Post-Increment vs Pre-Increment

There is a well known C++ BKM for preferring pre-increment (++i) over post-increment (i++). The rationale is that when post-incrementing and object, the object must increment itself and then return a temporary containing its old value. While this makes perfect sense for complex types (e.g. STL iterators) I’ve always wondered if it holds true for built-in types such as int. Let’s find out.

First let’s create a trivial example to examine:

#include <iostream>

using namespace std;

int main()
{
	// post-imcrement
	for(int i=0; i<10; i++)
	{
		cout << "[" << i << "]" << endl;
	}

	// pre-imcrement
	for(int i=0; i<10; ++i)
	{
		cout << "[" << i << "]" << endl;
	}

	return 0;
}

Now using the Visual Studio 2008 C++ compiler, let’s take a look at the generated assembly code. First let’s keep things simple and disable compiler optimizations (/Od):

	// post-imcrement
	for(int i=0; i<10; i++)
004114D3  mov         dword ptr [i],0 
004114D5  jmp         main+30h (4114E0h) 
004114D7  mov         eax,dword ptr [i] 
004114DA  add         eax,1 
004114DD  mov         dword ptr [i],eax 
004114E0  cmp         dword ptr [i],0Ah 
004114E4  jge         main+86h (411536h) 
	{

<... snip ...>

	// pre-imcrement
	for(int i=0; i<10; ++i)
00411536  mov         dword ptr [i],0 
0041153D  jmp         main+98h (411548h) 
0041153F  mov         eax,dword ptr [i] 
00411542  add         eax,1 
00411545  mov         dword ptr [i],eax 
00411548  cmp         dword ptr [i],0Ah 
0041154C  jge         main+0EEh (41159Eh) 
	{

The relevant parts of the assembly code are highlighted. As you can see, there is no difference between the generated code for post-increment and pre-increment.

Now, with compiler optimizations enabled (\O2) and the relevant parts highlighted:

	// post-imcrement
	for(int i=0; i<10; i++)
00401008  xor         esi,esi 
0040100A  lea         ebx,[ebx] 
	{
<... snip ...>
0040104A  inc         esi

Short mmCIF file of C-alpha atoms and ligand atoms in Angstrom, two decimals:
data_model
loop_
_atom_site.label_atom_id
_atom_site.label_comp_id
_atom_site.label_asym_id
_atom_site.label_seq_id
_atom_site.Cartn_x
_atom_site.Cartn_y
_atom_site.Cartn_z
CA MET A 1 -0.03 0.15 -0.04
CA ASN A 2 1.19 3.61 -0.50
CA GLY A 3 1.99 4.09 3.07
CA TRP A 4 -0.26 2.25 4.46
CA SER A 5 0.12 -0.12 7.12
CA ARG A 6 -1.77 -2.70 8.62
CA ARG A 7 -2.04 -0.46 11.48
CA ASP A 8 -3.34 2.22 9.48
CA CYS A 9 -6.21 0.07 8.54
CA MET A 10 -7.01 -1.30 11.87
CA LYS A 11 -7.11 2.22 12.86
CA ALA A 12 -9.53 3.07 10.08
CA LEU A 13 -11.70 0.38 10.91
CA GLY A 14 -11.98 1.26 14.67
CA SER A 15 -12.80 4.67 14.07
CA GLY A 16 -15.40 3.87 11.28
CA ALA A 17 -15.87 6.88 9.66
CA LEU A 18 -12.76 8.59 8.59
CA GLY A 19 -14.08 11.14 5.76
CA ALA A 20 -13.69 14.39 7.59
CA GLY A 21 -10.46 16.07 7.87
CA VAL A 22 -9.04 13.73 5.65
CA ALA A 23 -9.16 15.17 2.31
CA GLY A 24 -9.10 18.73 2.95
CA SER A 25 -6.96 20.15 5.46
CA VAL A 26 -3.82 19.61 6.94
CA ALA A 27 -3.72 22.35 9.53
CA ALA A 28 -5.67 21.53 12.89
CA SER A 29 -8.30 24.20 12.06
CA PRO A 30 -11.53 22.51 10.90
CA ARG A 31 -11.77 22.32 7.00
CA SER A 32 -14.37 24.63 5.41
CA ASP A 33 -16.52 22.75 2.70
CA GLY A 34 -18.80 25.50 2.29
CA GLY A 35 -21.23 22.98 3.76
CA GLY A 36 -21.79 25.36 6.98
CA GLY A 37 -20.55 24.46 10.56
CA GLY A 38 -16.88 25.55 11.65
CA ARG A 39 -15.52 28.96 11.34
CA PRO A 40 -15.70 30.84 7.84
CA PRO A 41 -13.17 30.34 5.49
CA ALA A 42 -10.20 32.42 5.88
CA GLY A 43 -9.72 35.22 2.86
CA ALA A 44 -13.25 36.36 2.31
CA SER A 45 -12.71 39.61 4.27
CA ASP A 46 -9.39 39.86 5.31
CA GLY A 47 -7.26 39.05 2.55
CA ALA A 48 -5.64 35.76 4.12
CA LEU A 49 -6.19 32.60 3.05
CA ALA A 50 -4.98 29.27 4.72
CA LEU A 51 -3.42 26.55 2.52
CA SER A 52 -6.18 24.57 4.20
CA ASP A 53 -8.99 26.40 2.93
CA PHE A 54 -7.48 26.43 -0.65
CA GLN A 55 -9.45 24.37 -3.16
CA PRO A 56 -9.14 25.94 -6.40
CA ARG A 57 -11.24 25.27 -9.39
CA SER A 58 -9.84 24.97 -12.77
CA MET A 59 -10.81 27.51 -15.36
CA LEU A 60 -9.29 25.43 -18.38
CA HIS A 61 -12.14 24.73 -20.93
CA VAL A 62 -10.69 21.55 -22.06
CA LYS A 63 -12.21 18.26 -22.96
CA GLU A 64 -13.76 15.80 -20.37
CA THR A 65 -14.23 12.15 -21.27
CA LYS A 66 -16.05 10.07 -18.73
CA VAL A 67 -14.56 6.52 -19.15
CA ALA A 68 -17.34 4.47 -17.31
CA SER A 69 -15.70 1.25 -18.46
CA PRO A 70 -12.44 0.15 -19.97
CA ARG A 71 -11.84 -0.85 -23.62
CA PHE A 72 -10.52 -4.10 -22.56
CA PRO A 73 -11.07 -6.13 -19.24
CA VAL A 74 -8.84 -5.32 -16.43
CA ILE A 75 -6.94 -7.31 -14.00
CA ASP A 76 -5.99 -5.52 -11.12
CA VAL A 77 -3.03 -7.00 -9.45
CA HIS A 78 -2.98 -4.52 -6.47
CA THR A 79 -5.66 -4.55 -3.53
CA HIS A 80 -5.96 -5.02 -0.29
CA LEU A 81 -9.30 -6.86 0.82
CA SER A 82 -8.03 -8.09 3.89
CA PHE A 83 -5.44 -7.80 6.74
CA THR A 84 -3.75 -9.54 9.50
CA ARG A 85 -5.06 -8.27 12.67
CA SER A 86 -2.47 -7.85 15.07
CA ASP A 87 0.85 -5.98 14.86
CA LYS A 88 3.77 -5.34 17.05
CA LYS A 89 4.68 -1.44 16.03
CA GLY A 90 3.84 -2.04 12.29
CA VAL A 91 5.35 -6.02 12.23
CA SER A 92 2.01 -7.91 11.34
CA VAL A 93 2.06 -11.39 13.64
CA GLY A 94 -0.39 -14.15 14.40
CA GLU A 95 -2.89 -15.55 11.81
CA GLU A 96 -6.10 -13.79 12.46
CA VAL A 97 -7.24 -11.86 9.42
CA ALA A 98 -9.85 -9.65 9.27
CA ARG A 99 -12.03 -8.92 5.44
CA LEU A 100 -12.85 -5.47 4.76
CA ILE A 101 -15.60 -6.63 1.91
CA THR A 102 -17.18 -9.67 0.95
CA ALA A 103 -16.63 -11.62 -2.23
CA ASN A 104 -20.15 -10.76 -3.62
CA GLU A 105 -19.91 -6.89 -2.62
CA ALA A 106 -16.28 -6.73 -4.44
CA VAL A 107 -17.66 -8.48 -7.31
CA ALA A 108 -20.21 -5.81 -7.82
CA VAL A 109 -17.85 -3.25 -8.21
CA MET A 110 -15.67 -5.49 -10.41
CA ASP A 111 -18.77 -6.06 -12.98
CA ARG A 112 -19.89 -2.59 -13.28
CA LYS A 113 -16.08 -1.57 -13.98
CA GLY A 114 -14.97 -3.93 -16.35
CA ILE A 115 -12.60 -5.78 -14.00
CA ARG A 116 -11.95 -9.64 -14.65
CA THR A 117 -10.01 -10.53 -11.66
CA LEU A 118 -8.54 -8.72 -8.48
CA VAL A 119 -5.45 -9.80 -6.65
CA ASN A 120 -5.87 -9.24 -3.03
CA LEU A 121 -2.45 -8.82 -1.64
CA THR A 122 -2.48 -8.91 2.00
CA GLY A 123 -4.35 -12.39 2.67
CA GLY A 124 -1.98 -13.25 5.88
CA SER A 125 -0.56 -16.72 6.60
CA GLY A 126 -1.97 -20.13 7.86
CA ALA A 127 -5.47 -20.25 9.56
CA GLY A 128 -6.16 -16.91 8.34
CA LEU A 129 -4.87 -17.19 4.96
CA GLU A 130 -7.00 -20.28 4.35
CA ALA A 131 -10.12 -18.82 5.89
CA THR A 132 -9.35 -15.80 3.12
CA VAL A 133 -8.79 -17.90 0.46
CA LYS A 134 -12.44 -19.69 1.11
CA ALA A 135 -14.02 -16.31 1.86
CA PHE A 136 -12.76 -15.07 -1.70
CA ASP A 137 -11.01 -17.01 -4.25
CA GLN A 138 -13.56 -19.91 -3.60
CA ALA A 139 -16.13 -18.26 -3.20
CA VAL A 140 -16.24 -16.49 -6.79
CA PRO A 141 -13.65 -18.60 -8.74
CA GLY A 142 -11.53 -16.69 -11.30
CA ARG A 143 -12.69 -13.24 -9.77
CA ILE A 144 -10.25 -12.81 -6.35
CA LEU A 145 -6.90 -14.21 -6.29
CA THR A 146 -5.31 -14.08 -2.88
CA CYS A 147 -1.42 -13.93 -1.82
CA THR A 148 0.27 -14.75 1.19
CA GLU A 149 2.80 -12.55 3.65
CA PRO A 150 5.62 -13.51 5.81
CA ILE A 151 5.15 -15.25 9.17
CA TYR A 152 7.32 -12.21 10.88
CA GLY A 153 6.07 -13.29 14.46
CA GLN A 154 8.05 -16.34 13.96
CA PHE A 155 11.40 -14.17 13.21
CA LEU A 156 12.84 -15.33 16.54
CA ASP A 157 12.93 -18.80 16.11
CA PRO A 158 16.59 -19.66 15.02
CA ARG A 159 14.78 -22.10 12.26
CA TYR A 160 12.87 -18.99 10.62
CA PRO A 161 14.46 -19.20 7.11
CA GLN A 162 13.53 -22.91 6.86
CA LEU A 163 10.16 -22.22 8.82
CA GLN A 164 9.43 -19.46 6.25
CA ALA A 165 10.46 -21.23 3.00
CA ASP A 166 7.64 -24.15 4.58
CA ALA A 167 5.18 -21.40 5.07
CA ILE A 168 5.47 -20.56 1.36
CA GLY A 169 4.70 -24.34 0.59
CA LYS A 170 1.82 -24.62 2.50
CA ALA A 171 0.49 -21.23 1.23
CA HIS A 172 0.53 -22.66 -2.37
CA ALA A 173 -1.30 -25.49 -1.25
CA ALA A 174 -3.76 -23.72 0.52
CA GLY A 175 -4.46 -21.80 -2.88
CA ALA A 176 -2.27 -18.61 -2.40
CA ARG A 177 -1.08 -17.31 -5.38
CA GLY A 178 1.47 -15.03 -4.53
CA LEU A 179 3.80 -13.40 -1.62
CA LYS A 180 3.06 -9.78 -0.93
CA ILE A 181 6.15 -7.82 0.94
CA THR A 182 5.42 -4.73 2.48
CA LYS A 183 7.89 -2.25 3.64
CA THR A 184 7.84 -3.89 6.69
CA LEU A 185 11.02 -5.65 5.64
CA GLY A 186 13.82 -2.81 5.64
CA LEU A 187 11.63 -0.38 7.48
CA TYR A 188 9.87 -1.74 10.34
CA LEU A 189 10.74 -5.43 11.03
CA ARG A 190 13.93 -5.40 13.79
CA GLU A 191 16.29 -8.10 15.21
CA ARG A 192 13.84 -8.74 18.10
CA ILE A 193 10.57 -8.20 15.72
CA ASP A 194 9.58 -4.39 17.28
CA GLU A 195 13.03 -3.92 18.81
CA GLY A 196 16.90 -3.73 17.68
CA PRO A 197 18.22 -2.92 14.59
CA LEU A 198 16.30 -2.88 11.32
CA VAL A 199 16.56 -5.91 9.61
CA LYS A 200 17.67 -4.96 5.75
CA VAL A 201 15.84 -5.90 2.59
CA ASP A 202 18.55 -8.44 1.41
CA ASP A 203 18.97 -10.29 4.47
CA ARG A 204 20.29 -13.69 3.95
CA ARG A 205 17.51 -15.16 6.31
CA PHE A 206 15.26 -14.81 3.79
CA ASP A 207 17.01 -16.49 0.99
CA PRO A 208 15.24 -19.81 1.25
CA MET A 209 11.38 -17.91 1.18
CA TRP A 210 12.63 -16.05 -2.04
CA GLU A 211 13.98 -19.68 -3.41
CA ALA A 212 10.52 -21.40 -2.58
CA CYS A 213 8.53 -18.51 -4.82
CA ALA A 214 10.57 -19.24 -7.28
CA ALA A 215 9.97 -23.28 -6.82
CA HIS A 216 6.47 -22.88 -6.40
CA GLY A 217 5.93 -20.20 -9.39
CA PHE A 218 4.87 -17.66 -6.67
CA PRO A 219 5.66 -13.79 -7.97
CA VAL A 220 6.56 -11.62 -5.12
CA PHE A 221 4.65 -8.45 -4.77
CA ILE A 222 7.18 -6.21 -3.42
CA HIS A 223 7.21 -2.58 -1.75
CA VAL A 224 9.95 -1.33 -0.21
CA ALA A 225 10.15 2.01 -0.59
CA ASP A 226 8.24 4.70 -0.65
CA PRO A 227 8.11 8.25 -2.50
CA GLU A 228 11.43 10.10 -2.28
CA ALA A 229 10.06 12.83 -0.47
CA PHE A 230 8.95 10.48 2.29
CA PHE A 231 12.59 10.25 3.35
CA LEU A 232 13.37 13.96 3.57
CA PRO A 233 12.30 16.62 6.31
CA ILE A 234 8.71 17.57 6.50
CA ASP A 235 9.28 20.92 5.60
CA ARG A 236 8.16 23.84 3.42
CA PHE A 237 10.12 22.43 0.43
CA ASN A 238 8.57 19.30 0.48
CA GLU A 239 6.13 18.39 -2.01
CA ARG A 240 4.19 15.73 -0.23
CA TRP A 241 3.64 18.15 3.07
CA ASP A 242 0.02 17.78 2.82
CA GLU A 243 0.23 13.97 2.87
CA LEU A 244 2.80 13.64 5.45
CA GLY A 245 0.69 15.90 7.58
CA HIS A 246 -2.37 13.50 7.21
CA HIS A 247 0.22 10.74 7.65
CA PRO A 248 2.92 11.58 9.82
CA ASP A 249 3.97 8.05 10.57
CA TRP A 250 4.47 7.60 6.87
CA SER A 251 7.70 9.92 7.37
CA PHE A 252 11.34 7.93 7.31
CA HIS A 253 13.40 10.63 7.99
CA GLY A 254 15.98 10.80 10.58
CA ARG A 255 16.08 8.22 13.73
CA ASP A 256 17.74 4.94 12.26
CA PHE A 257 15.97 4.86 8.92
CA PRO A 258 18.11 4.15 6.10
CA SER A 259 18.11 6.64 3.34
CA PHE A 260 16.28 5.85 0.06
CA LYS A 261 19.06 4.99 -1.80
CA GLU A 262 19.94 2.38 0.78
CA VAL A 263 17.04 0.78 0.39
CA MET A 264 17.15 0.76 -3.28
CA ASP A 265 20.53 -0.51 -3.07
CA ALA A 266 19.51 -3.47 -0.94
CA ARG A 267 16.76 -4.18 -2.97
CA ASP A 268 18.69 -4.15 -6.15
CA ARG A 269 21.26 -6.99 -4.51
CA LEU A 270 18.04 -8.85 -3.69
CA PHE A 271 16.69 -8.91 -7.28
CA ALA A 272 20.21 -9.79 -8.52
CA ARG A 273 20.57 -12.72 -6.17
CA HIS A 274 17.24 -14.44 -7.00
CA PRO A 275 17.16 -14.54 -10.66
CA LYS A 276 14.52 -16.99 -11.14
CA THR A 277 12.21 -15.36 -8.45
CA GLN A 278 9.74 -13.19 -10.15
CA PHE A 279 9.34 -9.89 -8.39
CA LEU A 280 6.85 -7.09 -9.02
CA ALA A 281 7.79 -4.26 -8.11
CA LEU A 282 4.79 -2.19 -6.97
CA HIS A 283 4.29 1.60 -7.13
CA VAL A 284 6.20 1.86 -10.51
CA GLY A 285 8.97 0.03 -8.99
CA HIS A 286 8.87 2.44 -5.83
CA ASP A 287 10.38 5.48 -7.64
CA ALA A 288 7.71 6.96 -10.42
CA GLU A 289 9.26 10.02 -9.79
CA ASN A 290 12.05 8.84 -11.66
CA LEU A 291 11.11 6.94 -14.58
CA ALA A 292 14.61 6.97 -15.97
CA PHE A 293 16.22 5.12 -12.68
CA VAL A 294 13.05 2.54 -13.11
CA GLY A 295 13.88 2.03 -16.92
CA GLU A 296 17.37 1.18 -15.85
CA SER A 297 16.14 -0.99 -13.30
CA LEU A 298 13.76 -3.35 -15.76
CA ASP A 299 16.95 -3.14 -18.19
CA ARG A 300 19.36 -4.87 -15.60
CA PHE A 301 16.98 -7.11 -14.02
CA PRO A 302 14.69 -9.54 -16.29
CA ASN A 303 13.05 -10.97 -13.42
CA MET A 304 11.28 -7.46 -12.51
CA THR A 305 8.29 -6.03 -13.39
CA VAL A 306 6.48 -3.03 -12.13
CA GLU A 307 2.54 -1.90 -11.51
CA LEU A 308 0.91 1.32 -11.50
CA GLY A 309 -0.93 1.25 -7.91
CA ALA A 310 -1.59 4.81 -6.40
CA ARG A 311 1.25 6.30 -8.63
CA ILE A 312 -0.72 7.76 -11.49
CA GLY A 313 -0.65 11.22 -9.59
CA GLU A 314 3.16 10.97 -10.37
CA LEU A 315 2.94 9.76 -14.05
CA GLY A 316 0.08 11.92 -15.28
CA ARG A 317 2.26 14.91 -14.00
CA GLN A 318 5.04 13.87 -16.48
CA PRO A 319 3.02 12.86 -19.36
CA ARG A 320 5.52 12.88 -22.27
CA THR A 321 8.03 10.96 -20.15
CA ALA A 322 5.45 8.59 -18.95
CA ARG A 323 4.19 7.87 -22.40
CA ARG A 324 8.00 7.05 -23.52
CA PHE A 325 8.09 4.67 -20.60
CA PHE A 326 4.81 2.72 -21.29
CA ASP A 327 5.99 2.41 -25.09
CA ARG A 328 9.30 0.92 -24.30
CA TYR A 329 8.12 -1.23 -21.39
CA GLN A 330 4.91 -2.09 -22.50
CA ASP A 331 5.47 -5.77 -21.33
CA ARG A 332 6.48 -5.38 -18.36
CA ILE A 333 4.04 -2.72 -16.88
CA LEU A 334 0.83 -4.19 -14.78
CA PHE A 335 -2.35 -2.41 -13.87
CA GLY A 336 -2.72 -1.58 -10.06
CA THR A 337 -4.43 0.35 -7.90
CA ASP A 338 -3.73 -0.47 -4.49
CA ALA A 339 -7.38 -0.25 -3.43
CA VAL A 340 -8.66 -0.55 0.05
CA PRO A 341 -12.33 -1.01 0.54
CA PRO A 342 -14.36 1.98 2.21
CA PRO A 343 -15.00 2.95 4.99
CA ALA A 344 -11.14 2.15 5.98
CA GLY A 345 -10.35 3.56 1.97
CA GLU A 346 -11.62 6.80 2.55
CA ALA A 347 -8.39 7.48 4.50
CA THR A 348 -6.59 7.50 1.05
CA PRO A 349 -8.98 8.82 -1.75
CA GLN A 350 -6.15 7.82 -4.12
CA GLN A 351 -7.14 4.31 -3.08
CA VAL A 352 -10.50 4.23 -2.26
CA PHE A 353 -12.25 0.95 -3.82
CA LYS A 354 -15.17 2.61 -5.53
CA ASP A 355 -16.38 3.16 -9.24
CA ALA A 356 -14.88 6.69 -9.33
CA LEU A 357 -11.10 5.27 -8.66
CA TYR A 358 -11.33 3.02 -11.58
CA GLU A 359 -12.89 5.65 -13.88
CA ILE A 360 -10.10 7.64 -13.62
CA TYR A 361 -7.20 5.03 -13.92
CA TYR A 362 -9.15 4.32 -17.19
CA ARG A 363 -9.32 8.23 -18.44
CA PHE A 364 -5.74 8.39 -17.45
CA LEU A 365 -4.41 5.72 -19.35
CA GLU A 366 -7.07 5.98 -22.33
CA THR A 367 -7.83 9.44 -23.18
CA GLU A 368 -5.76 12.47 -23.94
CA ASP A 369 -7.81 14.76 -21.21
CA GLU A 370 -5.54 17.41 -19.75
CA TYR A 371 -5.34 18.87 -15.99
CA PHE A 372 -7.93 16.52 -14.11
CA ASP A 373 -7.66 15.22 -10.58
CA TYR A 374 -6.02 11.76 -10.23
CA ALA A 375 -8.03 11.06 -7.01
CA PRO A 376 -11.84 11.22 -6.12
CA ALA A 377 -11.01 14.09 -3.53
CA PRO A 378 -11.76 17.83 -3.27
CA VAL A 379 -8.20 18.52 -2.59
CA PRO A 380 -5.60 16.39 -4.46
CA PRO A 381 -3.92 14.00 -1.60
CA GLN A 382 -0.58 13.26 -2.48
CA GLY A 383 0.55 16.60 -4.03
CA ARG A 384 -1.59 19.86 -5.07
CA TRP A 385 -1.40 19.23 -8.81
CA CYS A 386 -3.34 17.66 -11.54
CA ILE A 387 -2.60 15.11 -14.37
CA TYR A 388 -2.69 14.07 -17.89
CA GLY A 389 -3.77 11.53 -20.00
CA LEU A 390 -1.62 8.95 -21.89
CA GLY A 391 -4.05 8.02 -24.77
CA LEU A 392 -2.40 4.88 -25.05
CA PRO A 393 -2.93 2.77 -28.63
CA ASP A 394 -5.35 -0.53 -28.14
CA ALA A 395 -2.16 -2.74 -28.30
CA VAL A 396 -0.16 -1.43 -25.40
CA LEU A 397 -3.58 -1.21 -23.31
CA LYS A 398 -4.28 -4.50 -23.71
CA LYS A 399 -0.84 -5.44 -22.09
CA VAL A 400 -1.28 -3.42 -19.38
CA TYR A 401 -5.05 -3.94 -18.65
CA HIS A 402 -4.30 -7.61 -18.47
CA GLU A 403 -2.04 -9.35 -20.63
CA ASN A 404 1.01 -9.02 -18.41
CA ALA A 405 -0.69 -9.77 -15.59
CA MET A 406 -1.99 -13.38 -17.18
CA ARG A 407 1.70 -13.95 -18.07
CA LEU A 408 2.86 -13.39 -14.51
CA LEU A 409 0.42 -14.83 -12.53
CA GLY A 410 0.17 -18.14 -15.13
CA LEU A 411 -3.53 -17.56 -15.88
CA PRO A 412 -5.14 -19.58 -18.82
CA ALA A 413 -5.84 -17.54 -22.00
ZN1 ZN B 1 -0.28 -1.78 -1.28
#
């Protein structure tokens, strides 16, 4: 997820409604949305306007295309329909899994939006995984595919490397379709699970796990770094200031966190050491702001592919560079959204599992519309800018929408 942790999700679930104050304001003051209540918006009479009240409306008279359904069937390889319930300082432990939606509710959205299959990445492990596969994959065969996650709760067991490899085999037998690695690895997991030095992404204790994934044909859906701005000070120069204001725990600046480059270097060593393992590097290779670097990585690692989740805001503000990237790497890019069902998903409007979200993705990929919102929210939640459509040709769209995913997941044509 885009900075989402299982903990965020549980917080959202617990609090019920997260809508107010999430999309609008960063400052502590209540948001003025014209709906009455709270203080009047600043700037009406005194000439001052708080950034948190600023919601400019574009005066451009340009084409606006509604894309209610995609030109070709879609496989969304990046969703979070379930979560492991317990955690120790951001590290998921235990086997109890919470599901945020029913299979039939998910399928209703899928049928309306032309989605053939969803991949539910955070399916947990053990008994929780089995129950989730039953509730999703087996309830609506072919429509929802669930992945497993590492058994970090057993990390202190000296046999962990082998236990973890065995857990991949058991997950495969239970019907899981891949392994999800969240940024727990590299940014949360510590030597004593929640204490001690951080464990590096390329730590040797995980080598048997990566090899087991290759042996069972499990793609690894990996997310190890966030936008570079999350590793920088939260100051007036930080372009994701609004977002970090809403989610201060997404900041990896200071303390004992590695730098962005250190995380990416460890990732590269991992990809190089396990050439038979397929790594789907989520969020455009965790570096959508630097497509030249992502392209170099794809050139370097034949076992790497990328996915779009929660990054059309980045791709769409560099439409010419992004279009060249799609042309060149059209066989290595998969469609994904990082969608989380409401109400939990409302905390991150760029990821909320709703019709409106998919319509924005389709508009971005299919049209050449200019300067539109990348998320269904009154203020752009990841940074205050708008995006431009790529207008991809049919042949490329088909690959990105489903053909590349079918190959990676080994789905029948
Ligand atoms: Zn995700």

0040104B  cmp         esi,0Ah 
0040104E  jl          main+10h (401010h) 
	}

	// pre-imcrement
	for(int i=0; i<10; ++i)
00401050  xor         esi,esi 
	{
<... snip ...>
0040108C  inc         esi  
0040108D  cmp         esi,0Ah 
00401090  jl          main+52h (401052h) 
	}

Again there is no difference in the generated assembly between post-increment and pre-increment.

So, based on this quick experiment, there is no difference between pre-increment and post-increment for int types when using the Visual Studio 2008 C++ compiler with optimizations enabled or disabled.

Note that this doesn’t change the BKM to prefer pre-increments over post-increments when using integer types. The above experiment was only conducted with a single compiler – other compilers may behave differently and so it is best to err on the side of caution and use pre-increments where possible. Also, the use of pre-increment adds some future proofing – if the type of the variable being incremented changed to a more complex type then pre-increment then becomes the optimal choice.

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4 Responses to “Post-Increment vs Pre-Increment”

  1. KristofU says:

    The best reason for always using pre-increment/decrement is the genericity of the code.
    A certain algorithm may one day become a generic one, and the types passed into it may no longer be simple ints.

  2. ondra says:

    There isn’t any reason for these two to differ if you don’t use the result at all.

  3. Ofek says:

    Huh?? some markup mix trashed my comment. Here goes again, with explicit URLs:
    Andrew Koenig probably sealed the pre/post increment argument permanently: http://dobbscodetalk.com/index.php?option=com_myblog&show=Efficiency-versus-intent.html&Itemid=29 .
    Or at least should have. The question still arises now and then, and there’s a wide consensus that in regular uses (e.g. using integers to iterate in a loop) there’s no performance difference for ~3 decades now: http://stackoverflow.com/questions/24886?tab=oldest#tab-top